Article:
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Maté : A risk factor for oral and oropharyngeal cancer. / Goldenberg, David.

In: Oral Oncology, Vol. 38, No. 7, 24.08.2002, p. 646-649.

Research output: Contribution to journalReview article

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N2 - Maté is a tea-like beverage consumed mainly in Argentina, Uruguay, Paraguay, southern Brazil and to a lesser degree in other areas of the world such as Germany, Syria, Lebanon and Northern Israel. It is brewed from the dried leaves and stemlets of the perennial tree Ilex paraguarensis ("yerba mate") a species that belongs to the Aquifoliaceae family. Maté consumption has been associated with an increased rate of oral and oropharyngeal cancers. The purpose of this study is to review the literature and discuss the role of Maté consumption in the development of oral and oropharyngeal cancer and the potential carcinogenic mechanisms. A review of the relevant literature linking Maté consumption with oral and oropharyngeal cancer and the carcinogenicity of Maté was performed. The search was performed using Medline, library catalogues, OCLC first search and ISI web of science databases. Case control studies on Maté drinking populations and, in vivo and in vitro studies on the carcinogenicity of Maté were reviewed. The populations reviewed in many of these studies also used alcohol and tobacco products confounding the influence of Maté as an independent risk factor. There is evidence in the literature that Maté consumption is in itself carcinogenic and plays a role in the development of cancers of the oral cavity and oropharynx. Although the exact mechanism of carcinogenesis is still unknown, available information suggests that Maté drinking should be considered one of the risk factors for oral and oropharyngeal cancer.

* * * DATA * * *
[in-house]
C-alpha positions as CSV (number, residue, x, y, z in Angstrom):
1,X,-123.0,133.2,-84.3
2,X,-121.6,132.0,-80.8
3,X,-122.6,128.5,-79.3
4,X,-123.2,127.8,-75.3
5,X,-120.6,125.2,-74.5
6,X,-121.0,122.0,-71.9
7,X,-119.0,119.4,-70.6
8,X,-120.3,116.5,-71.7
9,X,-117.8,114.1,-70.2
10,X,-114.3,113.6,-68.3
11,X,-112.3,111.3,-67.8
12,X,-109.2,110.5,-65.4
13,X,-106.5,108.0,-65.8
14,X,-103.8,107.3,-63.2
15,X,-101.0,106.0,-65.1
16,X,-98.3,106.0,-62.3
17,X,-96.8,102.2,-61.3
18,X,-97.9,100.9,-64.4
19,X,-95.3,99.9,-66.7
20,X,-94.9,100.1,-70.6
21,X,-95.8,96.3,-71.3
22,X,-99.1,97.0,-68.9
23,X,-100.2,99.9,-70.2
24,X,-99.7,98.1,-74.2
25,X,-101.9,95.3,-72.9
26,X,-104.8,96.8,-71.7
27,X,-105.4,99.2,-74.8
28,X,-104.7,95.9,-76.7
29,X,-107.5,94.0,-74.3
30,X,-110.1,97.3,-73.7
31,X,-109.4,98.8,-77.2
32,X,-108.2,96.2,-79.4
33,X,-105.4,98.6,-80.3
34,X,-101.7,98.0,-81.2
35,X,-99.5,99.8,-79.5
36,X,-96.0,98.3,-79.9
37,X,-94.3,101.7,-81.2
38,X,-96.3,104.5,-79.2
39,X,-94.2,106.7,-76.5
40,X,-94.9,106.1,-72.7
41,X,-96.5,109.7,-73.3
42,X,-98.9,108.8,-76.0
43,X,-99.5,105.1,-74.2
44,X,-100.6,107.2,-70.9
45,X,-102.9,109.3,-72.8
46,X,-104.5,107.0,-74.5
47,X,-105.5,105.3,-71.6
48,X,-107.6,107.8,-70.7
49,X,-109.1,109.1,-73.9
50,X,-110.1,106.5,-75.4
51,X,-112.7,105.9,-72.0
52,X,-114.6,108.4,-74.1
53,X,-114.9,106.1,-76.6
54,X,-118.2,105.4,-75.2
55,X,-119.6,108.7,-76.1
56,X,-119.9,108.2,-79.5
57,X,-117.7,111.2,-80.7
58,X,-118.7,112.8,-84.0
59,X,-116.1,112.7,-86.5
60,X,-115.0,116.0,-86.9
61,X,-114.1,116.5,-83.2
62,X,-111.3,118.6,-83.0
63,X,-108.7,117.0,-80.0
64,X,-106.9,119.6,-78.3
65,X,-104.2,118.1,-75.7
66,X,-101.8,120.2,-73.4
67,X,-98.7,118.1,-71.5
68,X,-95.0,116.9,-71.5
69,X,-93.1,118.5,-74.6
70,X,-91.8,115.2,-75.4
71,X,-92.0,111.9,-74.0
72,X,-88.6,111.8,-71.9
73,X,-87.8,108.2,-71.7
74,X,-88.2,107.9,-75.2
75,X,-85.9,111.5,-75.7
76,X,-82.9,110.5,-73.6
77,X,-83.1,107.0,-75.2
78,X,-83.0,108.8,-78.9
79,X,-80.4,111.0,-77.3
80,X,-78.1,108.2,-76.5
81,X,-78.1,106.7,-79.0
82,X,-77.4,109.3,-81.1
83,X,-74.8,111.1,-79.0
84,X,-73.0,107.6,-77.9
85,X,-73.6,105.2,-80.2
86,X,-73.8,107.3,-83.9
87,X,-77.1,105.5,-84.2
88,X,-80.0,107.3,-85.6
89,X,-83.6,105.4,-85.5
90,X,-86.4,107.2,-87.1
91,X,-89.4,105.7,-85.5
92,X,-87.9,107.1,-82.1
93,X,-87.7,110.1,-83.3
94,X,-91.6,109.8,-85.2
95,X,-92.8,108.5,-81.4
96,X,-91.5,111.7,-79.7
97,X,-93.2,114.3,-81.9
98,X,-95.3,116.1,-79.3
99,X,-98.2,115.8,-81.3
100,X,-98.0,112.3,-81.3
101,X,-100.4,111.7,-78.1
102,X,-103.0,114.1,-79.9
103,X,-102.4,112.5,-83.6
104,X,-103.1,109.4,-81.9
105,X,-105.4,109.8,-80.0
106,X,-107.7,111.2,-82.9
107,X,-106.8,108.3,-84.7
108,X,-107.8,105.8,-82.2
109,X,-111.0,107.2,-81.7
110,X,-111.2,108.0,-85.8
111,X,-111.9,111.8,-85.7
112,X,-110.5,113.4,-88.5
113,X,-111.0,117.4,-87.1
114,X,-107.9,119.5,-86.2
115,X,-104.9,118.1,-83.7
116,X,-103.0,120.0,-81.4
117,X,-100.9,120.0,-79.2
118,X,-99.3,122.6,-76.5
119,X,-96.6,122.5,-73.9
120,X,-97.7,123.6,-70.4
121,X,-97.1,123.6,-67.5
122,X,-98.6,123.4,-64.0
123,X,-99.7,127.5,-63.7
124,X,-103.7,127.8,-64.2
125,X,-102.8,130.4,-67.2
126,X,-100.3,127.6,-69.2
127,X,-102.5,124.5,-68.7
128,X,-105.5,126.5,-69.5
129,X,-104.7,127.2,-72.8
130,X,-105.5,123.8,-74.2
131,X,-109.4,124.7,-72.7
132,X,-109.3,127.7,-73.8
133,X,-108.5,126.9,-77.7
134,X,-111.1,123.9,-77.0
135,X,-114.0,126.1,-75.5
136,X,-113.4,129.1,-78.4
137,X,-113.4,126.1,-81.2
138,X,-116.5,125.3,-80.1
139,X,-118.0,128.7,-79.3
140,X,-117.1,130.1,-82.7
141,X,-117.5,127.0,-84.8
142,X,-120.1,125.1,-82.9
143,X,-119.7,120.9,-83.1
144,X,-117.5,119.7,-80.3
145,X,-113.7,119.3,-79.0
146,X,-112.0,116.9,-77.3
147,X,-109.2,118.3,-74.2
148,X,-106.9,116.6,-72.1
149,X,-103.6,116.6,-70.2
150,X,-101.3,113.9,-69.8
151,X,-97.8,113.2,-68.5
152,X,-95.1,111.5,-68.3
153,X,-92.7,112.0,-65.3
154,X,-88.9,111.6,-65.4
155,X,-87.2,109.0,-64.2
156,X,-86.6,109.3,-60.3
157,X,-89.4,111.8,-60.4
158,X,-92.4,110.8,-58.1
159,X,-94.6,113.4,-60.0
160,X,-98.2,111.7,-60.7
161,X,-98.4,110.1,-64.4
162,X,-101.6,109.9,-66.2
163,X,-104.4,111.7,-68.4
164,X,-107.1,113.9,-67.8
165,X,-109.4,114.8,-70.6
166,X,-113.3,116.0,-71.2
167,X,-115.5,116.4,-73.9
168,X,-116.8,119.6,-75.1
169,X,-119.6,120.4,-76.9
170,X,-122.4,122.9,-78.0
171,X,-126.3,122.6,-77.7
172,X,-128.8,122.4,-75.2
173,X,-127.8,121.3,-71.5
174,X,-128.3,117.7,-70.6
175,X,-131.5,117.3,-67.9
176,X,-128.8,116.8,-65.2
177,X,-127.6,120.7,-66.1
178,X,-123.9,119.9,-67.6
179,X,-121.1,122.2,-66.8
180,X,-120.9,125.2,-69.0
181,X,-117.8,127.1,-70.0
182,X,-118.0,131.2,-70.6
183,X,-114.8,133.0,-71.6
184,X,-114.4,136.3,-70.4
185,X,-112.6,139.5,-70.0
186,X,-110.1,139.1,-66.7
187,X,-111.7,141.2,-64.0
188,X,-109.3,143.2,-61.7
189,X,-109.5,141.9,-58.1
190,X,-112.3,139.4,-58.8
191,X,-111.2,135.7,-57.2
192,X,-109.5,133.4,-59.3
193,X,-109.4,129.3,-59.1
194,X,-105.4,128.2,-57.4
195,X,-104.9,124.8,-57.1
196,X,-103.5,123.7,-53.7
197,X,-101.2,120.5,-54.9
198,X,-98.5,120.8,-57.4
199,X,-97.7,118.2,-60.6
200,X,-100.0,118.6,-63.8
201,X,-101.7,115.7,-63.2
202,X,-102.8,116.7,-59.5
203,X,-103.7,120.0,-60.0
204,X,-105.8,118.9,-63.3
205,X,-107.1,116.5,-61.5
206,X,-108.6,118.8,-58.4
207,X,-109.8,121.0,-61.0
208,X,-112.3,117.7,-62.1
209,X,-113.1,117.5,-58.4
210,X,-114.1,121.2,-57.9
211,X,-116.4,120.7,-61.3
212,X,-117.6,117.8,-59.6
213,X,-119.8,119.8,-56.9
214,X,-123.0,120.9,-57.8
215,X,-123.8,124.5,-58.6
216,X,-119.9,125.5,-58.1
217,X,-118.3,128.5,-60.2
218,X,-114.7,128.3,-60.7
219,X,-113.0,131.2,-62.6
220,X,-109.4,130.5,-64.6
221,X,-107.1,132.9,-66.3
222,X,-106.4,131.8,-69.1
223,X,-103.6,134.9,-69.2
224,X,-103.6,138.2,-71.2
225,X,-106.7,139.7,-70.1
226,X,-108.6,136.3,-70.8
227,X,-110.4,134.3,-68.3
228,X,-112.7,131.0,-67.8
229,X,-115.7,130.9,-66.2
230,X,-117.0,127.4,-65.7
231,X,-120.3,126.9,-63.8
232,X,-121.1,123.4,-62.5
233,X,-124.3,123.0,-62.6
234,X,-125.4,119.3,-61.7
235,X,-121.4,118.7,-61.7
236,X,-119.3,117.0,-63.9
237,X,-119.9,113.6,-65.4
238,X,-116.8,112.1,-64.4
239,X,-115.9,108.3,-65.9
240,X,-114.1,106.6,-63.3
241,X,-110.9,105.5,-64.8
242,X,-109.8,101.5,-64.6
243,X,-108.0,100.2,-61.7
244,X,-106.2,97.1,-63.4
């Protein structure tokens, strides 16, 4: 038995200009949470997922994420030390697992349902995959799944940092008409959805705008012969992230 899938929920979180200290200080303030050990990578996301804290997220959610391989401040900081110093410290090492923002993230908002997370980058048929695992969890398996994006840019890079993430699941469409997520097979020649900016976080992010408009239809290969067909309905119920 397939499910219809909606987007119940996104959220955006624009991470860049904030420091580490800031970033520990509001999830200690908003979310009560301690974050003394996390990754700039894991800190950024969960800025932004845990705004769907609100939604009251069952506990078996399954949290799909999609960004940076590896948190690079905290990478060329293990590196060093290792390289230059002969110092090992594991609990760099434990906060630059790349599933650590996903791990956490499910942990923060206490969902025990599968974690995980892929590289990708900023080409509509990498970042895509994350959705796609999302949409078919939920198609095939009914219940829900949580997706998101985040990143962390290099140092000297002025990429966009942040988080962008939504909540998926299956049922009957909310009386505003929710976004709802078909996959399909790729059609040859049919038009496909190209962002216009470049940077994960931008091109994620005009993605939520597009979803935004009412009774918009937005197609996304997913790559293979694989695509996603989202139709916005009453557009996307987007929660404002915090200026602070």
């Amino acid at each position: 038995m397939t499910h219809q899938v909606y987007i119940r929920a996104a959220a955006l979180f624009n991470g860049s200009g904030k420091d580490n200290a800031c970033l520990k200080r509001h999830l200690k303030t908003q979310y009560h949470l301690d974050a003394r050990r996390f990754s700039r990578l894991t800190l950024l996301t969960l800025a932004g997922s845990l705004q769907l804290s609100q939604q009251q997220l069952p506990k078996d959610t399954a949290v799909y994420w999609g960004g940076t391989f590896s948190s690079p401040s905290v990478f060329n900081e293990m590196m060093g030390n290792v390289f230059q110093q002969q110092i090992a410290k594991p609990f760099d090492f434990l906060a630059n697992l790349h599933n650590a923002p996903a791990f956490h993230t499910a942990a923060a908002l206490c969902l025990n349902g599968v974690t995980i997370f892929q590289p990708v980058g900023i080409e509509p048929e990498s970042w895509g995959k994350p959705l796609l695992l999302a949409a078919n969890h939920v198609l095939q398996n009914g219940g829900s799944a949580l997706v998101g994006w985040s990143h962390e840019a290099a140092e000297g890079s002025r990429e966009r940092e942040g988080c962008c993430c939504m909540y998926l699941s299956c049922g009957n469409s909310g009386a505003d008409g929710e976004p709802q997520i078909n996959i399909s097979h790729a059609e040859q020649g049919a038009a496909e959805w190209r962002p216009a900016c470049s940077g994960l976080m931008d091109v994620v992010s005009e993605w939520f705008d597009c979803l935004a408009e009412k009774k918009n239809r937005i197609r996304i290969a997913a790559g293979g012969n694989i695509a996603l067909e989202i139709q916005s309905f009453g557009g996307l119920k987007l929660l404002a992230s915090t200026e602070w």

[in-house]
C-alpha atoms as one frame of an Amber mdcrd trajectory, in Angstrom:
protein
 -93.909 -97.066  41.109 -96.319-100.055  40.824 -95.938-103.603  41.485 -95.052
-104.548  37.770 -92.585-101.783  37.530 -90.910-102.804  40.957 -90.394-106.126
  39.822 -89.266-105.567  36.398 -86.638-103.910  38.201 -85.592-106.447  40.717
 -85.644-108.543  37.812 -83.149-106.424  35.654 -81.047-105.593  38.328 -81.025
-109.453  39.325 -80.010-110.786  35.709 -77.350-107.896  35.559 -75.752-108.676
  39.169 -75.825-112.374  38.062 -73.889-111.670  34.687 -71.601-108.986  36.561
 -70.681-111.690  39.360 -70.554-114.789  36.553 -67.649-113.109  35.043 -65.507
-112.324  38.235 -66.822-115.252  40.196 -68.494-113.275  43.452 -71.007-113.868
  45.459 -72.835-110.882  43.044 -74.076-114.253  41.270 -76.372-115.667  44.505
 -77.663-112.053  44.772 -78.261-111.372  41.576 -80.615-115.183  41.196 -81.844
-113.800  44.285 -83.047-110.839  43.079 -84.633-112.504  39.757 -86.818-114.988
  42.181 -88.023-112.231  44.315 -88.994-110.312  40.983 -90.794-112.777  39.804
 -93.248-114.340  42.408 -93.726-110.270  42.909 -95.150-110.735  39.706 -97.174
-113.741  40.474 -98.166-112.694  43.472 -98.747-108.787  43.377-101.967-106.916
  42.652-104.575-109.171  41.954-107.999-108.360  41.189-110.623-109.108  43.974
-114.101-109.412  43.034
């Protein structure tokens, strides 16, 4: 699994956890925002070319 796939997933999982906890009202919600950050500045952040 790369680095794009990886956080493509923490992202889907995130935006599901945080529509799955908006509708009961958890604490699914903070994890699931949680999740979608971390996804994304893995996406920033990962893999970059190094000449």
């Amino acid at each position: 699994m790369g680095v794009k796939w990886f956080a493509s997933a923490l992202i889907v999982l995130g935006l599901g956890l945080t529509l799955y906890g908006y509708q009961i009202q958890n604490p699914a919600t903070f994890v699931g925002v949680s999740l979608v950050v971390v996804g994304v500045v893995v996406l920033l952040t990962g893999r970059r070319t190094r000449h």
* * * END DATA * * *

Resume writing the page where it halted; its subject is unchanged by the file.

AB - Maté is a tea-like beverage consumed mainly in Argentina, Uruguay, Paraguay, southern Brazil and to a lesser degree in other areas of the world such as Germany, Syria, Lebanon and Northern Israel. It is brewed from the dried leaves and stemlets of the perennial tree Ilex paraguarensis ("yerba mate") a species that belongs to the Aquifoliaceae family. Maté consumption has been associated with an increased rate of oral and oropharyngeal cancers. The purpose of this study is to review the literature and discuss the role of Maté consumption in the development of oral and oropharyngeal cancer and the potential carcinogenic mechanisms. A review of the relevant literature linking Maté consumption with oral and oropharyngeal cancer and the carcinogenicity of Maté was performed. The search was performed using Medline, library catalogues, OCLC first search and ISI web of science databases. Case control studies on Maté drinking populations and, in vivo and in vitro studies on the carcinogenicity of Maté were reviewed. The populations reviewed in many of these studies also used alcohol and tobacco products confounding the influence of Maté as an independent risk factor. There is evidence in the literature that Maté consumption is in itself carcinogenic and plays a role in the development of cancers of the oral cavity and oropharynx. Although the exact mechanism of carcinogenesis is still unknown, available information suggests that Maté drinking should be considered one of the risk factors for oral and oropharyngeal cancer.